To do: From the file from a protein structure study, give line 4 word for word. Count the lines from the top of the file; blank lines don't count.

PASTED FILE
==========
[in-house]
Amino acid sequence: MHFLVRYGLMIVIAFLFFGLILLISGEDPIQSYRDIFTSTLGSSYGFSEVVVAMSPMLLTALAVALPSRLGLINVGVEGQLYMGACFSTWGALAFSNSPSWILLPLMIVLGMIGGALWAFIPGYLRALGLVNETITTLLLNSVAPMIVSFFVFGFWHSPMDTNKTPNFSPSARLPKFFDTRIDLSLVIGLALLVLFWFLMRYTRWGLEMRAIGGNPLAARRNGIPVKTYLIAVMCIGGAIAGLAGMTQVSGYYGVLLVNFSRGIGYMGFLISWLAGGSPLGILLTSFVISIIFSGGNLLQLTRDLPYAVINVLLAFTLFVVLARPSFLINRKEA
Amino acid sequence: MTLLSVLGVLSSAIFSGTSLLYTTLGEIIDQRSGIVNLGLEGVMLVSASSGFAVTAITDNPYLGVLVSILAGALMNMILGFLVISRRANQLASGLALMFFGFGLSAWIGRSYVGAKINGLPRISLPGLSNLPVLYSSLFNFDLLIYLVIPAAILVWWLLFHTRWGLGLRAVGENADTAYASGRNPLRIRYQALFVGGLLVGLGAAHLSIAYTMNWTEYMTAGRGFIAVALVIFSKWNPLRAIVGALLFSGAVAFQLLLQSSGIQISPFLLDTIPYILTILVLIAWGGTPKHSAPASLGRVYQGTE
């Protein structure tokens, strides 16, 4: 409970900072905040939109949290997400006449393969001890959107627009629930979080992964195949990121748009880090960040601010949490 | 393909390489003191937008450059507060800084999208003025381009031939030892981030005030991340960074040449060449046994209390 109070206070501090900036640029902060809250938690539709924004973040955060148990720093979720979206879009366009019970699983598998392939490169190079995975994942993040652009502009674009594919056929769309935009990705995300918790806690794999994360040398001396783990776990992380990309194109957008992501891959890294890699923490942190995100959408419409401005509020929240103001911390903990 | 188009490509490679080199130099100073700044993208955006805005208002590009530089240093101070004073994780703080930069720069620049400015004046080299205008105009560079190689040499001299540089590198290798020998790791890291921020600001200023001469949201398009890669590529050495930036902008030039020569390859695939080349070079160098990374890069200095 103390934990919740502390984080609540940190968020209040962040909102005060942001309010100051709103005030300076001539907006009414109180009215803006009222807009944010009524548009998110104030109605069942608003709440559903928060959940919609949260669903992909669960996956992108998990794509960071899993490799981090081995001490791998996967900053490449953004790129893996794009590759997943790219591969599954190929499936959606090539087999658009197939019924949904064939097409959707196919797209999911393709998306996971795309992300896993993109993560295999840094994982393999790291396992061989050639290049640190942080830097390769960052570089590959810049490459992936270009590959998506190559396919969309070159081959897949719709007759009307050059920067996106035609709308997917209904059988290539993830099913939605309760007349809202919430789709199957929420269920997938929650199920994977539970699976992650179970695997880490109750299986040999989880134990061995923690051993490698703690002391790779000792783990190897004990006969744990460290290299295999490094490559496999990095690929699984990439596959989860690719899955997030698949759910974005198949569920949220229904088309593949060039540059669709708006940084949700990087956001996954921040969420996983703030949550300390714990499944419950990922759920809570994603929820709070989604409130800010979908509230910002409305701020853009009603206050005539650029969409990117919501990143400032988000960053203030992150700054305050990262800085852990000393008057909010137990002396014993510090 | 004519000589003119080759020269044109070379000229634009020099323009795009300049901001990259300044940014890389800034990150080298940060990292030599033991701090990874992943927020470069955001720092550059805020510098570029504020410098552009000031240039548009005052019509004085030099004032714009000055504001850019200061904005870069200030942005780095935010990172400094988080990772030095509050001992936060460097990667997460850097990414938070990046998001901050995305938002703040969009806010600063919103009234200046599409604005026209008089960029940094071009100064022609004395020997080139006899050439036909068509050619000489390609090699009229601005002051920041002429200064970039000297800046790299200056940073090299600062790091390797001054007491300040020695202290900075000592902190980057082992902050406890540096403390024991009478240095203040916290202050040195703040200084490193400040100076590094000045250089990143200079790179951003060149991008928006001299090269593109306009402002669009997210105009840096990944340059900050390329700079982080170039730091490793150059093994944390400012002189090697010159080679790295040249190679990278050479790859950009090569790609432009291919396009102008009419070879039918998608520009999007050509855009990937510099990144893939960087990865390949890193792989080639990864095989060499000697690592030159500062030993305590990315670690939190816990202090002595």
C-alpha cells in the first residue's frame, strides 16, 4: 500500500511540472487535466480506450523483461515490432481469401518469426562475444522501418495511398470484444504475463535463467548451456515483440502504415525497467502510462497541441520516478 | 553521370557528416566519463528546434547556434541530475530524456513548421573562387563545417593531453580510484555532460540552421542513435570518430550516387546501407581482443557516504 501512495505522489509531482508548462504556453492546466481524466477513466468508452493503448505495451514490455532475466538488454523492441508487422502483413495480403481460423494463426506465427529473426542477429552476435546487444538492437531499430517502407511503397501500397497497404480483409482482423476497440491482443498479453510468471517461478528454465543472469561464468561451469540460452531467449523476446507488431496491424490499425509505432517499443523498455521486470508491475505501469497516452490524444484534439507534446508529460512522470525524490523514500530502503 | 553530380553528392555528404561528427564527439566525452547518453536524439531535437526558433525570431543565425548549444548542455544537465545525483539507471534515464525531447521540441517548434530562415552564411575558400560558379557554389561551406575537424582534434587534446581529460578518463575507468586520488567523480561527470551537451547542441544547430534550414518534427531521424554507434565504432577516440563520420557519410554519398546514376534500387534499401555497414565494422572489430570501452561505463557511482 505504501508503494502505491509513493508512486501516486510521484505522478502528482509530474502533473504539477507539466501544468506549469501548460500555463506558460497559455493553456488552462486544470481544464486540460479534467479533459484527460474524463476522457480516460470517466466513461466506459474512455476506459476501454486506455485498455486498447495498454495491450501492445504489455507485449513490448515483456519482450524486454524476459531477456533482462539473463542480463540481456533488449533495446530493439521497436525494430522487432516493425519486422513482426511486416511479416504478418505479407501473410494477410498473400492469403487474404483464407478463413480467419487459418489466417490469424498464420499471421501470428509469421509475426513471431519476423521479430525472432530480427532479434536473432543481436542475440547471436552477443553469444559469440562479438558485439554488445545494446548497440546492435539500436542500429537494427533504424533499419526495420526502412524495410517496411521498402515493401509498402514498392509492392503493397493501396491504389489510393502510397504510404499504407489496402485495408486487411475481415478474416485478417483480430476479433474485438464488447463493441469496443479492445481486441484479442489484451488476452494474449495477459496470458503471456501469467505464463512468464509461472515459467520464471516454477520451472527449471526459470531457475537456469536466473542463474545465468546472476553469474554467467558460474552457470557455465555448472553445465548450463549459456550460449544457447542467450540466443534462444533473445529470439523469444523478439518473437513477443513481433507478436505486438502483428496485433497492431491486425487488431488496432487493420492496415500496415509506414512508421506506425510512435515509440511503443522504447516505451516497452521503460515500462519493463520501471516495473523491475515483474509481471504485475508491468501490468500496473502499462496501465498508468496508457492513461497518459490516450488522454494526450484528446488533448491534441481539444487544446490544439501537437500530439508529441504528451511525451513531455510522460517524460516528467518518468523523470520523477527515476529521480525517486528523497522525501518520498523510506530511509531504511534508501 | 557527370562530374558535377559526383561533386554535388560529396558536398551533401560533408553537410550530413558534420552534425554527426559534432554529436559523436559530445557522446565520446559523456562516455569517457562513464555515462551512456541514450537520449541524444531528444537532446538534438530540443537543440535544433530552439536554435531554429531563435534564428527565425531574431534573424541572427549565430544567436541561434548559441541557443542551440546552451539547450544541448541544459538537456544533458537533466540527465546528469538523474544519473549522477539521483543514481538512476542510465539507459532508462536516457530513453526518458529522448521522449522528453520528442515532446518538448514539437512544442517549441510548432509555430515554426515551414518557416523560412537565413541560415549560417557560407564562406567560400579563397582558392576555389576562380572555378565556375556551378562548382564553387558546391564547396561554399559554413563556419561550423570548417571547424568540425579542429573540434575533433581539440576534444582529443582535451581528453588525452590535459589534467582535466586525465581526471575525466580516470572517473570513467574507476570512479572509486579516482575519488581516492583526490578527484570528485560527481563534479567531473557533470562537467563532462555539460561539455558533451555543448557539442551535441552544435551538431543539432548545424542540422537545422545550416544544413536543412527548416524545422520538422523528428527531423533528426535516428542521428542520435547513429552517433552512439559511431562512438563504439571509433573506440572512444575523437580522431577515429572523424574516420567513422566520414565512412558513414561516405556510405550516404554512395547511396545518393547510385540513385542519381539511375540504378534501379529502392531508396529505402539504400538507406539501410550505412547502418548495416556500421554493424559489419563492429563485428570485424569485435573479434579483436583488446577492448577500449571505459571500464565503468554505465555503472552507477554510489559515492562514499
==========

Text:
């Protein structure tokens, strides 16, 4: 409970900072905040939109949290997400006449393969001890959107627009629930979080992964195949990121748009880090960040601010949490 | 393909390489003191937008450059507060800084999208003025381009031939030892981030005030991340960074040449060449046994209390 109070206070501090900036640029902060809250938690539709924004973040955060148990720093979720979206879009366009019970699983598998392939490169190079995975994942993040652009502009674009594919056929769309935009990705995300918790806690794999994360040398001396783990776990992380990309194109957008992501891959890294890699923490942190995100959408419409401005509020929240103001911390903990 | 188009490509490679080199130099100073700044993208955006805005208002590009530089240093101070004073994780703080930069720069620049400015004046080299205008105009560079190689040499001299540089590198290798020998790791890291921020600001200023001469949201398009890669590529050495930036902008030039020569390859695939080349070079160098990374890069200095 103390934990919740502390984080609540940190968020209040962040909102005060942001309010100051709103005030300076001539907006009414109180009215803006009222807009944010009524548009998110104030109605069942608003709440559903928060959940919609949260669903992909669960996956992108998990794509960071899993490799981090081995001490791998996967900053490449953004790129893996794009590759997943790219591969599954190929499936959606090539087999658009197939019924949904064939097409959707196919797209999911393709998306996971795309992300896993993109993560295999840094994982393999790291396992061989050639290049640190942080830097390769960052570089590959810049490459992936270009590959998506190559396919969309070159081959897949719709007759009307050059920067996106035609709308997917209904059988290539993830099913939605309760007349809202919430789709199957929420269920997938929650199920994977539970699976992650179970695997880490109750299986040999989880134990061995923690051993490698703690002391790779000792783990190897004990006969744990460290290299295999490094490559496999990095690929699984990439596959989860690719899955997030698949759910974005198949569920949220229904088309593949060039540059669709708006940084949700990087956001996954921040969420996983703030949550300390714990499944419950990922759920809570994603929820709070989604409130800010979908509230910002409305701020853009009603206050005539650029969409990117919501990143400032988000960053203030992150700054305050990262800085852990000393008057909010137990002396014993510090 | 004519000589003119080759020269044109070379000229634009020099323009795009300049901001990259300044940014890389800034990150080298940060990292030599033991701090990874992943927020470069955001720092550059805020510098570029504020410098552009000031240039548009005052019509004085030099004032714009000055504001850019200061904005870069200030942005780095935010990172400094988080990772030095509050001992936060460097990667997460850097990414938070990046998001901050995305938002703040969009806010600063919103009234200046599409604005026209008089960029940094071009100064022609004395020997080139006899050439036909068509050619000489390609090699009229601005002051920041002429200064970039000297800046790299200056940073090299600062790091390797001054007491300040020695202290900075000592902190980057082992902050406890540096403390024991009478240095203040916290202050040195703040200084490193400040100076590094000045250089990143200079790179951003060149991008928006001299090269593109306009402002669009997210105009840096990944340059900050390329700079982080170039730091490793150059093994944390400012002189090697010159080679790295040249190679990278050479790859950009090569790609432009291919396009102008009419070879039918998608520009999007050509855009990937510099990144893939960087990865390949890193792989080639990864095989060499000697690592030159500062030993305590990315670690939190816990202090002595």